Blog Cabin 2011: Homebuilding in Mathews County

Homebuilding in Mathews County, the location of Blog Cabin 2011, tells a story of shipbuilding, shipwrights-turned-homebuilders, locally sourced materials and changes in construction methods precipitated by the Industrial Revolution.

By: Lori Dolnick

©Inn at Tabbs Creek. Photo courtesy Lori Dusenberry

©Tompkins Cabin. Photo courtesy Sara E. Lewis

©Little Celey. Photo courtesy A2RCI

Plentiful Resource: Live Oak

During a period that extended from the American Revolution through the onset of the Civil War, shipbuilding served as Mathews County’s leading industry. "Live oak was an important boat building wood that grew in this area,” says Mathews Maritime Museum docent Dennis Crawford. “It is very durable wood and grows in shapes needed for boat building.” In Mathews, the species was harvested to near extinction for both boat and homebuilding. Dr. Michael Swiderski, a Mathews boat builder and owner of Storybook Woodworks, indicates that the remains of barns and ships (mainly red oak timbers) were also used in home construction.

The Shipwright-Turned-Homebuilder: The Inn at Tabbs Creek

Shipbuilders played a crucial role in Mathews’ early homebuilding history. Ship building techniques, including mortise and tenon joinery, were utilized in the construction of circa-1800s structures. The Inn at Tabbs Creek, built in the late 1890s by schooner builder William Robert Billups, stands as a testament to local shipbuilders’ carpentry skills. “The joints were so tight, I could not get a razor knife into them,” says Michael, who recently completed renovations at the inn.

Architectural Style Echoes Boat Design

Sara E. Lewis, author of Mathews County, Virginia recalls, “My great-grandfather Charles Leonard Lewis was a Mathews boat builder. He and my other great-grandfather Alpheous Lee Forrest, a carpenter, built my grandparents’ home in the Hudgins area of Mathews. The roof and second story of the small house mimic an upside-down boat. These men were part of a culture that moved easily from the water to the land. It was hard to draw the line between boat builders, watermen, carpenters and farmers in that day and age.”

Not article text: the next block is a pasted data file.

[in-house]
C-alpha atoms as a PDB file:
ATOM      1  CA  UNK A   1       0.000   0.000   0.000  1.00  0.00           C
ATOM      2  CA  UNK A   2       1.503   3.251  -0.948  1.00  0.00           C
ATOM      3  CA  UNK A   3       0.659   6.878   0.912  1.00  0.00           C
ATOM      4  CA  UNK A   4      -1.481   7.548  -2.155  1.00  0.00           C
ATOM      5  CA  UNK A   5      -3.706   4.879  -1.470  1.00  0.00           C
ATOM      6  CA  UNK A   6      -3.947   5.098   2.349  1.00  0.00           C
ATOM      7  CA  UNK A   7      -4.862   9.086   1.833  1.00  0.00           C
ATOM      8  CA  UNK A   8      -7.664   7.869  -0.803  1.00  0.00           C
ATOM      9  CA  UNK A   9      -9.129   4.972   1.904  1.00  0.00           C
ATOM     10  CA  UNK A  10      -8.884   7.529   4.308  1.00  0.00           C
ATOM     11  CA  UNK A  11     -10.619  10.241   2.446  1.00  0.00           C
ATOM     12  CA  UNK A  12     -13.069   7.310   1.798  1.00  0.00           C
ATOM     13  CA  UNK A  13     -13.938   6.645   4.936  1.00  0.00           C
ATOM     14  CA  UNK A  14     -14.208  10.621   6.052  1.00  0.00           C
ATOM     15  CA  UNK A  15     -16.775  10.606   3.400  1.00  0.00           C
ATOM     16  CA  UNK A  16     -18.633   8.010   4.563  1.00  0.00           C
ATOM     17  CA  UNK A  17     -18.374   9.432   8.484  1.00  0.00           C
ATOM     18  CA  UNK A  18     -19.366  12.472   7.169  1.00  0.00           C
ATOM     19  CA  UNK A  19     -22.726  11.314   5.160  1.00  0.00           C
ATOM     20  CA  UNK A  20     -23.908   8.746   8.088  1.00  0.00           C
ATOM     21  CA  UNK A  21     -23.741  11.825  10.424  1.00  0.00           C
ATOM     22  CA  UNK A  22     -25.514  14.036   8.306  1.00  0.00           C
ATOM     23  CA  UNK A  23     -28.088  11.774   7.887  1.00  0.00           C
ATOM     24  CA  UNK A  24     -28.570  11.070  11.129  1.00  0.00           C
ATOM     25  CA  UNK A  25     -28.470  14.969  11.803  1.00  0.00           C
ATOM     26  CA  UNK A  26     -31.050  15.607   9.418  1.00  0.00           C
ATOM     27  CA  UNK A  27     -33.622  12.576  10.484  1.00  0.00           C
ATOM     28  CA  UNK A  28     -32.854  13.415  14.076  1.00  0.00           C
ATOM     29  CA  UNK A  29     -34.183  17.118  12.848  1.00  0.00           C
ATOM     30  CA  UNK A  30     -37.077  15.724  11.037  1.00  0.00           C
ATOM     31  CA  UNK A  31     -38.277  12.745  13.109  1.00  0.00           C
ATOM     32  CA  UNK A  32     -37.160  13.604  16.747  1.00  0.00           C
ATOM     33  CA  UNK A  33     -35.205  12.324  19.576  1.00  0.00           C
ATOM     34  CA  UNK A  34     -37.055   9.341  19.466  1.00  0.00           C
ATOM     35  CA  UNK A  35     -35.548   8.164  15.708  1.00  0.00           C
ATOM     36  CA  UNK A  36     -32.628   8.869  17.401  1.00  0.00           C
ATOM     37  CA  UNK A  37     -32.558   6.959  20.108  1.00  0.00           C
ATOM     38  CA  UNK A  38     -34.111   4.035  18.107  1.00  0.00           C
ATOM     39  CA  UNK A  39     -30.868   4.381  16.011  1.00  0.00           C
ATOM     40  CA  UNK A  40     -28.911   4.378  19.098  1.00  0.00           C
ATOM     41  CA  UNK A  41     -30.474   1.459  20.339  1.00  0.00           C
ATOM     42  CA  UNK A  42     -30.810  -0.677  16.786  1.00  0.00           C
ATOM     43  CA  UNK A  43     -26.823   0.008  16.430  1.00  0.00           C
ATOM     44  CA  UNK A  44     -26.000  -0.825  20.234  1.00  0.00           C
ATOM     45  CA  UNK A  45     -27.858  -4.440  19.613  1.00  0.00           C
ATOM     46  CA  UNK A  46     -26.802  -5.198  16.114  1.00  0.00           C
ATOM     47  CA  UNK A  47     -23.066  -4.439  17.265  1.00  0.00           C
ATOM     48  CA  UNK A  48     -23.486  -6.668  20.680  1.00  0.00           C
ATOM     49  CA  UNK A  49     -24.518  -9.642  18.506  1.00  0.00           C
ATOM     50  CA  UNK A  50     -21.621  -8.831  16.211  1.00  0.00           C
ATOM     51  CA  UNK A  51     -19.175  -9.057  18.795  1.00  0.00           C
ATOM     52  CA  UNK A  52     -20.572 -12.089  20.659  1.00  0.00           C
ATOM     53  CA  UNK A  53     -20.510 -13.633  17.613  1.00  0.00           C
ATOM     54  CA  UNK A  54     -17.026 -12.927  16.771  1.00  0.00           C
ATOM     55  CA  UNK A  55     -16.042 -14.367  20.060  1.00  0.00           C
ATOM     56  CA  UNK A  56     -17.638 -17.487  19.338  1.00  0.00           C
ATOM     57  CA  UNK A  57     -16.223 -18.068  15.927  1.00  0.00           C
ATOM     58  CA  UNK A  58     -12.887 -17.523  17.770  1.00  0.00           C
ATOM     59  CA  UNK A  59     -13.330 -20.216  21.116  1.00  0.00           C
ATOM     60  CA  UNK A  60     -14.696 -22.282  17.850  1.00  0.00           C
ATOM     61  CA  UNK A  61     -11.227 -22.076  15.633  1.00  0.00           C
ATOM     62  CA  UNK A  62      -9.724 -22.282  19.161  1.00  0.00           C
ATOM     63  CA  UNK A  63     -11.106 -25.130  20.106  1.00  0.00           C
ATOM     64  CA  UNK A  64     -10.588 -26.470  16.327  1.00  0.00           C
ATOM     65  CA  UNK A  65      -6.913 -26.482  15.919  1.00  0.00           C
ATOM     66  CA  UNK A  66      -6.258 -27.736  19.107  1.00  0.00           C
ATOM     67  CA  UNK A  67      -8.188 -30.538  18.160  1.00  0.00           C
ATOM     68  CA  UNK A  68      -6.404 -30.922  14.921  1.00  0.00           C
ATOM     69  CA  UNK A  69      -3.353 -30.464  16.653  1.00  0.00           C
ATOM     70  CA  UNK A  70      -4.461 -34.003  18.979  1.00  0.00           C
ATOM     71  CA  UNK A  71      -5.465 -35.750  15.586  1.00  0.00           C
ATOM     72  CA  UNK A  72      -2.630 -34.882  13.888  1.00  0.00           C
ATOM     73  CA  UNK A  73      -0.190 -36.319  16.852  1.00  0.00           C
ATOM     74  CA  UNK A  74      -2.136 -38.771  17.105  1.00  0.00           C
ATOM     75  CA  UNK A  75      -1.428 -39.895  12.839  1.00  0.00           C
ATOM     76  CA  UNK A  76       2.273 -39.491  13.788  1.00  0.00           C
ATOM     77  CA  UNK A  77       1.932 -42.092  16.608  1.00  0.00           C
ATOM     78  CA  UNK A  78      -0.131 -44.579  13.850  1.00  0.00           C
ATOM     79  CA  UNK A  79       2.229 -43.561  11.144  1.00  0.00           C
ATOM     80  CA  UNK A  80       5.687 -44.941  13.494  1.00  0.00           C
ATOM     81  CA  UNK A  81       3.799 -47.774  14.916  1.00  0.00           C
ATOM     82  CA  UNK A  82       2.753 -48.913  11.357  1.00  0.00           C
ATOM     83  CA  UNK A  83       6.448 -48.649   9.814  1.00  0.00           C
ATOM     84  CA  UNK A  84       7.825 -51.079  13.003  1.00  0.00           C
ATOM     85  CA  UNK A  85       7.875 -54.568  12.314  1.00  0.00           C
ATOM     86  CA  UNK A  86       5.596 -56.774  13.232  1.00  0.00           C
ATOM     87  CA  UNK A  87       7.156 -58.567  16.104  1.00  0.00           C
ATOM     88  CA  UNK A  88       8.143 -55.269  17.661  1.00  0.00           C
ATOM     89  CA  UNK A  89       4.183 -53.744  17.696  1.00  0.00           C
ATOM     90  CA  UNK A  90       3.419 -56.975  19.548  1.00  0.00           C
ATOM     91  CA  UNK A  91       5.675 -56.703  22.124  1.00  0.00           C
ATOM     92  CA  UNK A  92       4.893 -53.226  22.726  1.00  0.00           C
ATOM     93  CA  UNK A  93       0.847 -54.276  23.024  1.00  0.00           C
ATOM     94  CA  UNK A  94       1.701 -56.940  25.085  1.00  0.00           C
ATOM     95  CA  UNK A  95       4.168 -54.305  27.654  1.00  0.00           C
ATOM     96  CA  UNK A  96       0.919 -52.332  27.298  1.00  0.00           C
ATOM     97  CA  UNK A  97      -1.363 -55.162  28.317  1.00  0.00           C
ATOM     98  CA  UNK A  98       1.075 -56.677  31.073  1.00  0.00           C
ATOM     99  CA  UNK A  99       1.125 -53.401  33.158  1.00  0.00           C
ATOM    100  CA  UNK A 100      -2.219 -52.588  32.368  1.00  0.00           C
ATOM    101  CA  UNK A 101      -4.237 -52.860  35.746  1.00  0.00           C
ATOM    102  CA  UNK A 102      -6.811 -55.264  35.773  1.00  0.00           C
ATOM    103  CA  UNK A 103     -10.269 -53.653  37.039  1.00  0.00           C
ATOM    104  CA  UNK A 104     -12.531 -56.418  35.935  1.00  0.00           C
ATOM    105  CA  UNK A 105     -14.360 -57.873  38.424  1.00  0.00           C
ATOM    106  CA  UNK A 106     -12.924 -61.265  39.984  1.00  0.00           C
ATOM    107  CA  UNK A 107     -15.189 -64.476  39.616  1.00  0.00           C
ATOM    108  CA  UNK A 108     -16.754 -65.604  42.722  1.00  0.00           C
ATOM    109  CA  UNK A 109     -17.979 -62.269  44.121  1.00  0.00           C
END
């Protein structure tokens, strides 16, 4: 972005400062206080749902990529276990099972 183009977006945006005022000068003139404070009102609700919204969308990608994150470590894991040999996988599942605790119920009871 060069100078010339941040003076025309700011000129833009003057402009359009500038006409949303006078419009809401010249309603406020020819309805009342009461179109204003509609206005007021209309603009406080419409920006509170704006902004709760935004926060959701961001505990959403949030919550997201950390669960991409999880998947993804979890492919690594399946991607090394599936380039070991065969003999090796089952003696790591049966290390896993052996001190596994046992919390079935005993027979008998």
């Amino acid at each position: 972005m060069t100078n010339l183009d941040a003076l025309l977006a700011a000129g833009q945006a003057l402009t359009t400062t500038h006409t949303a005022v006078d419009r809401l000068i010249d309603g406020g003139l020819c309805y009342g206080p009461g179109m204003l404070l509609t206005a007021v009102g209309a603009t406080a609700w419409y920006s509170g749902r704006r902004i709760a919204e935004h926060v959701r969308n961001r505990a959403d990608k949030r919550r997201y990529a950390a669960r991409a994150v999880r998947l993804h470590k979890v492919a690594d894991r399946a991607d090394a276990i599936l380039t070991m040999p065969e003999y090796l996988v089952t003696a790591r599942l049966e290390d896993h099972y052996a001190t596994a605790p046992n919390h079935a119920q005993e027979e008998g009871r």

Changing the Face of Homebuilding: The Industrial Revolution

As the 20th century neared, a number of forces impacted homebuilding in the Mathews area. Industrialization and rail transportation facilitated the delivery of sawmill lumber. Carl Lounsbury, senior architectural historian at Colonial Williamsburg, explains: “Rails transported wood faster. That really marked the revolution in building — the cheapness of transportation and transition away from locally produced materials.” On the eve of Blog Cabin’s construction and as the supply of local hand-hewn live oak dwindled, homebuilders shifted to other, more accessible, wood types milled out of state.

Nails: From Forged to Machine-Made

In Colonial America, nails were forged by hand. “Blacksmiths rolled out bar iron, cut nails and attached heads by hand,” Carl explains. “Beginning in the 19th century, machines could roll out flats of iron. In the late 1800s, you begin to see round wire nails like we use today.” The availability of machine-made nails reduced dependence on joiners’ fine woodworking and homebuilding skills and decreased the time necessary to build a home.

The Advent of Balloon Framing

Labor-intensive post-and-beam home construction gave way to a new homebuilding method in the 1830s. “Balloon framing appears about the mid 19th century as a method of quickly putting up a building without skilled carpentry,” says Carl. In balloon framing, long vertical studs extend uninterrupted from the foundation to the roof; nails rather than joinery secure pieces. Despite critics who claimed such structures would blow away in a light wind, balloon-framed homes, including Blog Cabin 2011, have proven their strength and endurance.

Restoring a Balloon-Framed Home

A2RCI, the architectural firm leading the restoration of Blog Cabin 2011, has refurbished several coastal, balloon-framed residences constructed prior to the 1930s. Little Celey, one such property saved from the wrecking ball, hints at Blog Cabin’s exterior design, post remodel. According to Gregory Brezinski, owner of A2RCI Architects, platform framing replaced balloon framing during the 1950s as long, continuous wall studs became more costly and difficult to find.

Before Renovation: The Bones of Blog Cabin

A fine example of balloon framing, Blog Cabin 2011 has survived battering by coastal storms and subdivision by its previous owners. "Overall the house is in great shape for its age," says Blog Cabin 2011 construction project manager Dylan Eastman. "The areas needing the most attention are the girder below (termite damaged), the sagging first floor (from settlement) and the window frames (due to water intrusion)."